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Patricia M. Pauley
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Bradley J. Bramer

Abstract

The effect of resolution on the depiction of central sea level pressure for an intense oceanic extratropical cyclone is examined through a one-dimensional Fourier analysis. Profiles of sea level pressure were manually interpolated along the latitude passing through the storm center from two subjective analyses and the 00-, 24-, and 48-h NMC Nested-Grid Model (NGM) forecasts, all valid at 0000 UTC 5 January 1989. At this time, the Experiment on Rapidly Intensifying Cyclones over the Atlantic (ERICA) intensive observing period 4 (IOP 4) cyclone attained its maximum intensity, with a central pressure of 936 mb at 41°N, 58°W in an analysis prepared by Frederick Sanders.

After the Fourier coefficients were determined for each pressure profile they were used to recompute a series of pressure profiles truncated at various maximum wavenumbers λmax. The central sea level pressures obtained from these truncated profiles asymptotically approach the central pressure of the original profile as λmax increases. An effective resolution is defined as the λmax at which the truncated central pressure comes within 1 mb of the original central pressure. This investigation reveals an effective resolution for the NGM of approximately wave-number 50 (604 km at 41°N) compared to wavenumber 100 (302 km at 41°N) for the hand analyses. A similar examination of the magnitude and location of the maximum v component of the geostrophic wind computed from the pressure profiles supports these estimates of effective resolution. However, maximum gradient wind speed was found to be relatively insensitive to resolution, while maximum geostrophic relative vorticity was overly sensitive to resolution. Consequently, neither of the latter two were used to derive effective resolutions.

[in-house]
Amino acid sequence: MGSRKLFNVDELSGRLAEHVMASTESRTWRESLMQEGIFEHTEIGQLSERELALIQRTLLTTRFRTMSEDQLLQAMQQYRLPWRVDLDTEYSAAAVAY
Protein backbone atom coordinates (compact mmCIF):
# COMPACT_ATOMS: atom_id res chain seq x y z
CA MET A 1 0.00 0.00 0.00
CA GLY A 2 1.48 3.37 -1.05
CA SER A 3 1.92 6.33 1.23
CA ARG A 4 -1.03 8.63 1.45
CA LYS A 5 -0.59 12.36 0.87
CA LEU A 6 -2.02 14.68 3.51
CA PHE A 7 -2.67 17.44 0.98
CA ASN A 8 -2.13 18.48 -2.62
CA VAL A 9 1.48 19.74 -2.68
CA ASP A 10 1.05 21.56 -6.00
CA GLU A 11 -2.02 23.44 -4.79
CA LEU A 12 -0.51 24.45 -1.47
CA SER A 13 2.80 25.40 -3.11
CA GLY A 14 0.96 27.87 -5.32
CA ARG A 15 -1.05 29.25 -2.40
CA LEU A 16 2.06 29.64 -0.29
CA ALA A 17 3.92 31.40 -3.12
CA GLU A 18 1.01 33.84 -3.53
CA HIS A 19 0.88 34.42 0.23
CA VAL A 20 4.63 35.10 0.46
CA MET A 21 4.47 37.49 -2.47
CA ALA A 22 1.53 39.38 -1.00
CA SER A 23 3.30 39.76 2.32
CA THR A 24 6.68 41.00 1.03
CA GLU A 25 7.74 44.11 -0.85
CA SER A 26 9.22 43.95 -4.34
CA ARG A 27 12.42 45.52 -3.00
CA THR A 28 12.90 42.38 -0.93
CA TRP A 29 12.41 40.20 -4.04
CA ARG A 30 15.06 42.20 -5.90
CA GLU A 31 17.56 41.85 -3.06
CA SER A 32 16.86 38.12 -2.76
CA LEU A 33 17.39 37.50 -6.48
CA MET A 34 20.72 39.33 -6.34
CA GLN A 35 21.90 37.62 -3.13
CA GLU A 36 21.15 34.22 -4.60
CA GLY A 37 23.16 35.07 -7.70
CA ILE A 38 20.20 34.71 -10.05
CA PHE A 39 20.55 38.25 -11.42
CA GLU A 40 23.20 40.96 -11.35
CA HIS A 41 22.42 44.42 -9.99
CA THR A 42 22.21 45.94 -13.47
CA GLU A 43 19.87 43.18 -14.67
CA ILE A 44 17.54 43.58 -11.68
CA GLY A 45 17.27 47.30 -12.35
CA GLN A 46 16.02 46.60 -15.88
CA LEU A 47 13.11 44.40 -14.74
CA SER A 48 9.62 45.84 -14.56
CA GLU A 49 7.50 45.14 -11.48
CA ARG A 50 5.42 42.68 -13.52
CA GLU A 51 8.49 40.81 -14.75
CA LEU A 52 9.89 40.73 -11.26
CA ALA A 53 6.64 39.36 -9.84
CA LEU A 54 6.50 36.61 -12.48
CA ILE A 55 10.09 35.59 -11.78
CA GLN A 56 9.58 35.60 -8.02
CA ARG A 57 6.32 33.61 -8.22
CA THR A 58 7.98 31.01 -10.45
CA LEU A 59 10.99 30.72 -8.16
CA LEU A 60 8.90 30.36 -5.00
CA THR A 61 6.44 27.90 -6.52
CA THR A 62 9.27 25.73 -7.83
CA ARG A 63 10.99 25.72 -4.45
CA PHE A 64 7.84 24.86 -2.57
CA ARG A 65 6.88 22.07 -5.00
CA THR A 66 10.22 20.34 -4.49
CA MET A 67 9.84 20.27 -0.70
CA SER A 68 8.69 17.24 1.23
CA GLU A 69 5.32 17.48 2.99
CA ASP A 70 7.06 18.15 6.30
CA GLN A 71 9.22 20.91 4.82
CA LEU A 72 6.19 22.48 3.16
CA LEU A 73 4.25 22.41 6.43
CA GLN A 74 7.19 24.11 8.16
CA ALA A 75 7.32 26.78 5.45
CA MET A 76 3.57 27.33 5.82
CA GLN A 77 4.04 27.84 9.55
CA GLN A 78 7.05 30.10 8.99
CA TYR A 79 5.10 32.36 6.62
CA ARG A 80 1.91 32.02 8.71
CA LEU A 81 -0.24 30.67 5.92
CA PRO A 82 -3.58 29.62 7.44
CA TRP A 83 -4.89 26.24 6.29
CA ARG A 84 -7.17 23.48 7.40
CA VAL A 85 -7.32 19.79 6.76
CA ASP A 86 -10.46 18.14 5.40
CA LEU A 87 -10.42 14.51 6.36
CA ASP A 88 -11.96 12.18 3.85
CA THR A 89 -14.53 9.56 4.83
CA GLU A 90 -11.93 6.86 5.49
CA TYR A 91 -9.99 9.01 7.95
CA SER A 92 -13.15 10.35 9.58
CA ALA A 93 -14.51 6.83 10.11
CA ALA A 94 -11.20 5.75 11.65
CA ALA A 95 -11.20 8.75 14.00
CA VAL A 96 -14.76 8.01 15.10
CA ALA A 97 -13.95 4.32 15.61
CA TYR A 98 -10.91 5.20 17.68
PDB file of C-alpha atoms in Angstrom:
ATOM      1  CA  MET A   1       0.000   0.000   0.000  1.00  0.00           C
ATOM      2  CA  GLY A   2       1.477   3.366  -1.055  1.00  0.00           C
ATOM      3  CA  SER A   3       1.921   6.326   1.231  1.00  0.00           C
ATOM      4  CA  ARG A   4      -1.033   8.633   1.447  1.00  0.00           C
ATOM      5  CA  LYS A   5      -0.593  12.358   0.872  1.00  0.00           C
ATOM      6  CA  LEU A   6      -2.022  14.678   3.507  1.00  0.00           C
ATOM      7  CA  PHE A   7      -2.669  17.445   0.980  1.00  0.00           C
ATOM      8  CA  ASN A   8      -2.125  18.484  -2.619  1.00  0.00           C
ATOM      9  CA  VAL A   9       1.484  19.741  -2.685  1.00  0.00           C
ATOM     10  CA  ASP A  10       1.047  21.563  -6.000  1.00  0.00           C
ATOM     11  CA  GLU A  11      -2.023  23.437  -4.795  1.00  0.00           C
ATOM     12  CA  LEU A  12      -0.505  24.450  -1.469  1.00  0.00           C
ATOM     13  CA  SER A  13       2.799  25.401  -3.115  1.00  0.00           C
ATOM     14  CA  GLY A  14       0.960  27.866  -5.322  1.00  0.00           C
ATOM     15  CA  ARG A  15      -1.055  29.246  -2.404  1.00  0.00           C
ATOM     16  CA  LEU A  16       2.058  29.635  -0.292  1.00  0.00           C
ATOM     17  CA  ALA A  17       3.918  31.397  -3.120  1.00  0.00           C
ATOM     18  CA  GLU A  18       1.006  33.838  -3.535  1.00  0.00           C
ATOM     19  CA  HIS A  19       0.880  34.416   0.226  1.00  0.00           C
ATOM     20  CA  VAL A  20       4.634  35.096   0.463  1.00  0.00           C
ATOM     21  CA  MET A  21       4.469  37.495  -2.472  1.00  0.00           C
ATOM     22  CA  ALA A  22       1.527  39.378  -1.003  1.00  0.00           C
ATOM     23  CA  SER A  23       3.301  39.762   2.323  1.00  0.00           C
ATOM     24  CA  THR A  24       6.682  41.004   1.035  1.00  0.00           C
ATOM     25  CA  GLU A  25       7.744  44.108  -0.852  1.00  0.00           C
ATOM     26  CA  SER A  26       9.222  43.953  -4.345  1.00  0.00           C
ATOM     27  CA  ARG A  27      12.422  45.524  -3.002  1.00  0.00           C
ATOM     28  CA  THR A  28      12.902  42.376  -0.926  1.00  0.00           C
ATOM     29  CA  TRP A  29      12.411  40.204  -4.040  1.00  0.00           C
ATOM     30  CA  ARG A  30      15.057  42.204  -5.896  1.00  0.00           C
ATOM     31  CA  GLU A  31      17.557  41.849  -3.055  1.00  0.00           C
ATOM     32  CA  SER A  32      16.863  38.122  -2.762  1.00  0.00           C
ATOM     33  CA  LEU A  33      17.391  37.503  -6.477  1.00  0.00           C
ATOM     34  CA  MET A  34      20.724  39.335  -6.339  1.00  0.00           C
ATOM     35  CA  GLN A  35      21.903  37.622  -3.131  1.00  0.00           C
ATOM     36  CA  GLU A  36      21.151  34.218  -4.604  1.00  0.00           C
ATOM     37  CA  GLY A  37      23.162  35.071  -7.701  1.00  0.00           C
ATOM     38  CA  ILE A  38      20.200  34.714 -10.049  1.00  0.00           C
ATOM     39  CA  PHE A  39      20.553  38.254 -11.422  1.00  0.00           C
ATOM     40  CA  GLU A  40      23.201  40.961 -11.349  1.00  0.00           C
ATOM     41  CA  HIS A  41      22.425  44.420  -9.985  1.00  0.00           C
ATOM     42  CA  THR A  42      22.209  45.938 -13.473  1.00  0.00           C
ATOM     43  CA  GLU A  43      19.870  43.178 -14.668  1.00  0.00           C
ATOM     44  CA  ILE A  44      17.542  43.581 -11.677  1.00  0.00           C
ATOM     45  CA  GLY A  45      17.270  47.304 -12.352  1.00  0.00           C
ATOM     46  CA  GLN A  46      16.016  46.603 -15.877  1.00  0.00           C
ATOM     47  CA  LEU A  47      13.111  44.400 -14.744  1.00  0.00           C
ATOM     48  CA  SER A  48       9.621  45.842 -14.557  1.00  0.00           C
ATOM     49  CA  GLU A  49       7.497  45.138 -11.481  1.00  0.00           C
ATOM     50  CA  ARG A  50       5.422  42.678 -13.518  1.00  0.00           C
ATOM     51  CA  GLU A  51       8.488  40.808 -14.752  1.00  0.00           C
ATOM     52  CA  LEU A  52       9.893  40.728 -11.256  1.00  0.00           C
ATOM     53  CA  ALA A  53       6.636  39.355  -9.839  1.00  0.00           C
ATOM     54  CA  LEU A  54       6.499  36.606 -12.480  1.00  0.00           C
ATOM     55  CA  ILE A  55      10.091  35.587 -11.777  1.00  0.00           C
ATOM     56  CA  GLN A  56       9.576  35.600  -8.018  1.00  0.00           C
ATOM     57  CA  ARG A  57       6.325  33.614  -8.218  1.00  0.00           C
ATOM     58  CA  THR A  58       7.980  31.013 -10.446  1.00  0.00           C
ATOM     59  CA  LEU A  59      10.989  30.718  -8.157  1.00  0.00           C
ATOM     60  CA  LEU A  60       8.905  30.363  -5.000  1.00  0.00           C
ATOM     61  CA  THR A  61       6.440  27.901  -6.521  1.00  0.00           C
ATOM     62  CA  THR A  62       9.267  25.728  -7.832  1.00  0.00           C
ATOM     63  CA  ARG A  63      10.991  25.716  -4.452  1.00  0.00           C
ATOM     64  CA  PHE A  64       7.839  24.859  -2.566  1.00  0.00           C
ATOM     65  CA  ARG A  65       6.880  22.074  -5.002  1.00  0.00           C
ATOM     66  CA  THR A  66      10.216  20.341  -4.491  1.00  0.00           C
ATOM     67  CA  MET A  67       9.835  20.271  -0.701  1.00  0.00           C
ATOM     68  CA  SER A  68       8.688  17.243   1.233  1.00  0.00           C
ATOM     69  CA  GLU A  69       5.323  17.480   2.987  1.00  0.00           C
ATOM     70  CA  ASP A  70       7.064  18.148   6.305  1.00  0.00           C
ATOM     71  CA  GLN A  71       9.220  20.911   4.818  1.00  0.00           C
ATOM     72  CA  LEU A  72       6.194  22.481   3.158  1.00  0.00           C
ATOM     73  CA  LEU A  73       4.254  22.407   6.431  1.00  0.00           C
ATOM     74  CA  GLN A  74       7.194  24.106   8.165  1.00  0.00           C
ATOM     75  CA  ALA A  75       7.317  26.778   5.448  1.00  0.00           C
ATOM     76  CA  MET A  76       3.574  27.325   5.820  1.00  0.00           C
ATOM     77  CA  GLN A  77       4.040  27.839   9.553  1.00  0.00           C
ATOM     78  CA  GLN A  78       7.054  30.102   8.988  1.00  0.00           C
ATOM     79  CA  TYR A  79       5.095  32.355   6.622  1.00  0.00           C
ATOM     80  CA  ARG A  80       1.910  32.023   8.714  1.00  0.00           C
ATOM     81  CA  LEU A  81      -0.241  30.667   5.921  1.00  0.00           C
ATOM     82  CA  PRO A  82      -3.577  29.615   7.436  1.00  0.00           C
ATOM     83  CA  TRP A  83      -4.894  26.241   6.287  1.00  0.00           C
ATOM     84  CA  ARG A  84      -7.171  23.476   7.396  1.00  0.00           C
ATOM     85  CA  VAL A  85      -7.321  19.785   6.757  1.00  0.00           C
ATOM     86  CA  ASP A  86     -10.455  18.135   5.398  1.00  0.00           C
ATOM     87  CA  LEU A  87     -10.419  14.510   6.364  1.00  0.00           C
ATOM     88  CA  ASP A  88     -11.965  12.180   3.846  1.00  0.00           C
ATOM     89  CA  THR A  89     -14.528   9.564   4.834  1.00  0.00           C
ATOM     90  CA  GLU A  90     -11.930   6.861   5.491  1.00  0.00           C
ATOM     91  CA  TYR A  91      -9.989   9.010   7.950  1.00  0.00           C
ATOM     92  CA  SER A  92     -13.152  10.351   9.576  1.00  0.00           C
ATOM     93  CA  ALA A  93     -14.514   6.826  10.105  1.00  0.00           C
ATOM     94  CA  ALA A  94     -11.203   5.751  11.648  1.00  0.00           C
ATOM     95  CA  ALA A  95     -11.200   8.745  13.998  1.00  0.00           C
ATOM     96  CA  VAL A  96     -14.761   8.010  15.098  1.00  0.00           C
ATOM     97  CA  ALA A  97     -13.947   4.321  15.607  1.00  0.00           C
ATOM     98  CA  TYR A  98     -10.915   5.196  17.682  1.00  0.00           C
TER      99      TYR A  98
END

The recomputed pressure profiles truncated at wavenumber 50 are virtually identical to the original profiles for the NGM cases. However, the truncated pressure profiles for the hand analyses yield central pressures that approach the NGM 00-h value. Thus, resolution differences alone account for approximately half of the 20-mb central-pressure error in the NGM 24- and 48-h forecasts, while apparent deficiencies in the model, initial conditions, or boundary conditions must account for the other half. In other words, the best performance that could be expected from the current NGM configuration is a central pressure of approximately 945 mb rather than 936 mb, assuming the same background pressure.

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